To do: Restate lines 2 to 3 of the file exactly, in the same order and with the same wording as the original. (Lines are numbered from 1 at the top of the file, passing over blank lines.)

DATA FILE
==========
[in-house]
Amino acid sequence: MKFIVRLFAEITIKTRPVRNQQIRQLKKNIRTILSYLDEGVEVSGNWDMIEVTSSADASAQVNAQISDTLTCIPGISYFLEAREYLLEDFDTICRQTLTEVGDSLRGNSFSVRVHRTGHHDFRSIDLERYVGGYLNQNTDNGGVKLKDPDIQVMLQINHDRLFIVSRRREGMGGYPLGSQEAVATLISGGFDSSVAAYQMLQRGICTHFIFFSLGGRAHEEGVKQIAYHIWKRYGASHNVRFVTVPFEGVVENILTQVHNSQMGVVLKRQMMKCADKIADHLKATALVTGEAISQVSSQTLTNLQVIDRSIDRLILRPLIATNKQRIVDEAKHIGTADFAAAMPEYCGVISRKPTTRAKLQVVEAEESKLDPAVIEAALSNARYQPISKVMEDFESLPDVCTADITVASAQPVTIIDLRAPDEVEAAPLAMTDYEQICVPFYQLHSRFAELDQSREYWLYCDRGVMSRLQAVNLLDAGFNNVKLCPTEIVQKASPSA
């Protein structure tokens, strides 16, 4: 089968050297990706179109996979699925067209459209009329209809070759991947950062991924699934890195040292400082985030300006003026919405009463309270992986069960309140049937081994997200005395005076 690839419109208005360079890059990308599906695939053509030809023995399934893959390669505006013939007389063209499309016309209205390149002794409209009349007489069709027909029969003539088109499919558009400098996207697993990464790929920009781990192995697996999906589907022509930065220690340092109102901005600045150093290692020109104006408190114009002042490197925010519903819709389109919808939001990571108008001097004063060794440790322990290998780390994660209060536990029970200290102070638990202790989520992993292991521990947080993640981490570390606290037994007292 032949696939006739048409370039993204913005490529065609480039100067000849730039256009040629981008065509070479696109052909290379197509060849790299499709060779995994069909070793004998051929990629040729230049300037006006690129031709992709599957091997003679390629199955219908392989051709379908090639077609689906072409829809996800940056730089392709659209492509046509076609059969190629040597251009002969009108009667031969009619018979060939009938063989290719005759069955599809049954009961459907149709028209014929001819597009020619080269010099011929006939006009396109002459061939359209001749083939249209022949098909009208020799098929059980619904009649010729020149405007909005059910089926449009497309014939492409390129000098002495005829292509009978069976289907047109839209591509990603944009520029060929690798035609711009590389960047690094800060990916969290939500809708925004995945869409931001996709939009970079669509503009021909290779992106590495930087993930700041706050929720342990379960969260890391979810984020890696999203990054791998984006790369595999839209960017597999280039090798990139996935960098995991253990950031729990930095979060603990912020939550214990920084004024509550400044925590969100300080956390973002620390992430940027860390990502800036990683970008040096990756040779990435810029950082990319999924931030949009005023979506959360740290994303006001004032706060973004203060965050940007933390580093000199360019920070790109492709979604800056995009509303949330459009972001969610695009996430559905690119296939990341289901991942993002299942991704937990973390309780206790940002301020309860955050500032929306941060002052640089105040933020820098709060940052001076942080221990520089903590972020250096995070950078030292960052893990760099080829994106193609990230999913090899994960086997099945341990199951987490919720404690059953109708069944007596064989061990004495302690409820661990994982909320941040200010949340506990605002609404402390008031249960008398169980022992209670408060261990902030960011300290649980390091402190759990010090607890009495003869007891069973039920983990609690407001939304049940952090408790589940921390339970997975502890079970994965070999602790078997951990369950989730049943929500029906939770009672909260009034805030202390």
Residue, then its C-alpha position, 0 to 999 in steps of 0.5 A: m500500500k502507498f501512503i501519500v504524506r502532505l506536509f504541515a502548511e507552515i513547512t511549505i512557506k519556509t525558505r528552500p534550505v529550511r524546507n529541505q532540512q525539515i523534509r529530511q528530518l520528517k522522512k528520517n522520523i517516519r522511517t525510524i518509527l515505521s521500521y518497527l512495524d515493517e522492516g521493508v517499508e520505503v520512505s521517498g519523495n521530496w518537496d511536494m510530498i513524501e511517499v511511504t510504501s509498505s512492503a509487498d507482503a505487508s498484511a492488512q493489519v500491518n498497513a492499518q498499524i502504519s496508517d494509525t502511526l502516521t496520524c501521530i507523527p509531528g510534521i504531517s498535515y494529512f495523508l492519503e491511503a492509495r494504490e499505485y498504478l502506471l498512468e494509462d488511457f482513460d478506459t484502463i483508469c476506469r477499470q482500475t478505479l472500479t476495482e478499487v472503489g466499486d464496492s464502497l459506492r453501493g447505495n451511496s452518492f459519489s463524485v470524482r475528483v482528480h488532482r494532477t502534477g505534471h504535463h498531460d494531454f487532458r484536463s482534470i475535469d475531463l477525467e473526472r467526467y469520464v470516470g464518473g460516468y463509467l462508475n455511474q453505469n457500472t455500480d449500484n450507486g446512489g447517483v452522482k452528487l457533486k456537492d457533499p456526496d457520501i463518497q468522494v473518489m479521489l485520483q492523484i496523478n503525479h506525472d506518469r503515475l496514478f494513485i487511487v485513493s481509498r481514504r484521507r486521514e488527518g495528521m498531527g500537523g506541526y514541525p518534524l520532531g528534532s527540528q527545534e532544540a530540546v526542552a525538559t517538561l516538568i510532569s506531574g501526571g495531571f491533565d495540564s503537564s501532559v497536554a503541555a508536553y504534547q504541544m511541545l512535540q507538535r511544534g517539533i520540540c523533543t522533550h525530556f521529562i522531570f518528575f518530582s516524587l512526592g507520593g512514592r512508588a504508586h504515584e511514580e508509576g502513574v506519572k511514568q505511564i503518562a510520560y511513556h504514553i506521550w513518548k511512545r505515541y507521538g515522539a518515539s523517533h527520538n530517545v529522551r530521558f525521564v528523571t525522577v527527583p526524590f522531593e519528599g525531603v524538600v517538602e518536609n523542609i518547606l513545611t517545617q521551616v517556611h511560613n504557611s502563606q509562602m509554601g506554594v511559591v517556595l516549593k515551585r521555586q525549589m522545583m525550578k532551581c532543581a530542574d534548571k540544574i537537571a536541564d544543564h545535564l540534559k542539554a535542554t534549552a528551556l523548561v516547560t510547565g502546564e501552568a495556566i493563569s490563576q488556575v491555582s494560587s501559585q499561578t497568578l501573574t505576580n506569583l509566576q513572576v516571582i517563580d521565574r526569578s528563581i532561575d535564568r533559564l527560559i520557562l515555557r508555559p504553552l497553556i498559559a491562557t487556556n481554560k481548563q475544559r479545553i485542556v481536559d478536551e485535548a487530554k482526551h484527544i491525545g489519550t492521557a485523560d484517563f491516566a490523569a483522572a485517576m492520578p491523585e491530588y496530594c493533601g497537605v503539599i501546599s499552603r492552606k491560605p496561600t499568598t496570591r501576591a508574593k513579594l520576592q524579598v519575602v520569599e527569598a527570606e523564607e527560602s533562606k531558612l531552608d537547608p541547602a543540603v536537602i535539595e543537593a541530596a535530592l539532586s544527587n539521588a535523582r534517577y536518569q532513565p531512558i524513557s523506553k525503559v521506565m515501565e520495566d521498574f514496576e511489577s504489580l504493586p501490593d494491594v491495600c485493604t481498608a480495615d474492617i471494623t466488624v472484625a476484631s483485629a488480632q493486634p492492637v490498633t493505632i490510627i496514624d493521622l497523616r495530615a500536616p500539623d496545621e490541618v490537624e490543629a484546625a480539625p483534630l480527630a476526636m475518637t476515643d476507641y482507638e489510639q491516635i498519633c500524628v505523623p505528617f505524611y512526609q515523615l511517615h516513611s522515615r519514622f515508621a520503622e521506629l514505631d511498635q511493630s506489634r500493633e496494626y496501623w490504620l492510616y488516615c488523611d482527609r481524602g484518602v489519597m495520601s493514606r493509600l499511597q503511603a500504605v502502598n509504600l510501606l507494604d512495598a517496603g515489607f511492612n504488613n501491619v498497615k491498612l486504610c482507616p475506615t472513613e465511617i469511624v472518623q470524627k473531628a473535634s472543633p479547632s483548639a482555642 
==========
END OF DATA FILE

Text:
Amino acid sequence: MKFIVRLFAEITIKTRPVRNQQIRQLKKNIRTILSYLDEGVEVSGNWDMIEVTSSADASAQVNAQISDTLTCIPGISYFLEAREYLLEDFDTICRQTLTEVGDSLRGNSFSVRVHRTGHHDFRSIDLERYVGGYLNQNTDNGGVKLKDPDIQVMLQINHDRLFIVSRRREGMGGYPLGSQEAVATLISGGFDSSVAAYQMLQRGICTHFIFFSLGGRAHEEGVKQIAYHIWKRYGASHNVRFVTVPFEGVVENILTQVHNSQMGVVLKRQMMKCADKIADHLKATALVTGEAISQVSSQTLTNLQVIDRSIDRLILRPLIATNKQRIVDEAKHIGTADFAAAMPEYCGVISRKPTTRAKLQVVEAEESKLDPAVIEAALSNARYQPISKVMEDFESLPDVCTADITVASAQPVTIIDLRAPDEVEAAPLAMTDYEQICVPFYQLHSRFAELDQSREYWLYCDRGVMSRLQAVNLLDAGFNNVKLCPTEIVQKASPSA
């Protein structure tokens, strides 16, 4: 089968050297990706179109996979699925067209459209009329209809070759991947950062991924699934890195040292400082985030300006003026919405009463309270992986069960309140049937081994997200005395005076 690839419109208005360079890059990308599906695939053509030809023995399934893959390669505006013939007389063209499309016309209205390149002794409209009349007489069709027909029969003539088109499919558009400098996207697993990464790929920009781990192995697996999906589907022509930065220690340092109102901005600045150093290692020109104006408190114009002042490197925010519903819709389109919808939001990571108008001097004063060794440790322990290998780390994660209060536990029970200290102070638990202790989520992993292991521990947080993640981490570390606290037994007292 032949696939006739048409370039993204913005490529065609480039100067000849730039256009040629981008065509070479696109052909290379197509060849790299499709060779995994069909070793004998051929990629040729230049300037006006690129031709992709599957091997003679390629199955219908392989051709379908090639077609689906072409829809996800940056730089392709659209492509046509076609059969190629040597251009002969009108009667031969009619018979060939009938063989290719005759069955599809049954009961459907149709028209014929001819597009020619080269010099011929006939006009396109002459061939359209001749083939249209022949098909009208020799098929059980619904009649010729020149405007909005059910089926449009497309014939492409390129000098002495005829292509009978069976289907047109839209591509990603944009520029060929690798035609711009590389960047690094800060990916969290939500809708925004995945869409931001996709939009970079669509503009021909290779992106590495930087993930700041706050929720342990379960969260890391979810984020890696999203990054791998984006790369595999839209960017597999280039090798990139996935960098995991253990950031729990930095979060603990912020939550214990920084004024509550400044925590969100300080956390973002620390992430940027860390990502800036990683970008040096990756040779990435810029950082990319999924931030949009005023979506959360740290994303006001004032706060973004203060965050940007933390580093000199360019920070790109492709979604800056995009509303949330459009972001969610695009996430559905690119296939990341289901991942993002299942991704937990973390309780206790940002301020309860955050500032929306941060002052640089105040933020820098709060940052001076942080221990520089903590972020250096995070950078030292960052893990760099080829994106193609990230999913090899994960086997099945341990199951987490919720404690059953109708069944007596064989061990004495302690409820661990994982909320941040200010949340506990605002609404402390008031249960008398169980022992209670408060261990902030960011300290649980390091402190759990010090607890009495003869007891069973039920983990609690407001939304049940952090408790589940921390339970997975502890079970994965070999602790078997951990369950989730049943929500029906939770009672909260009034805030202390």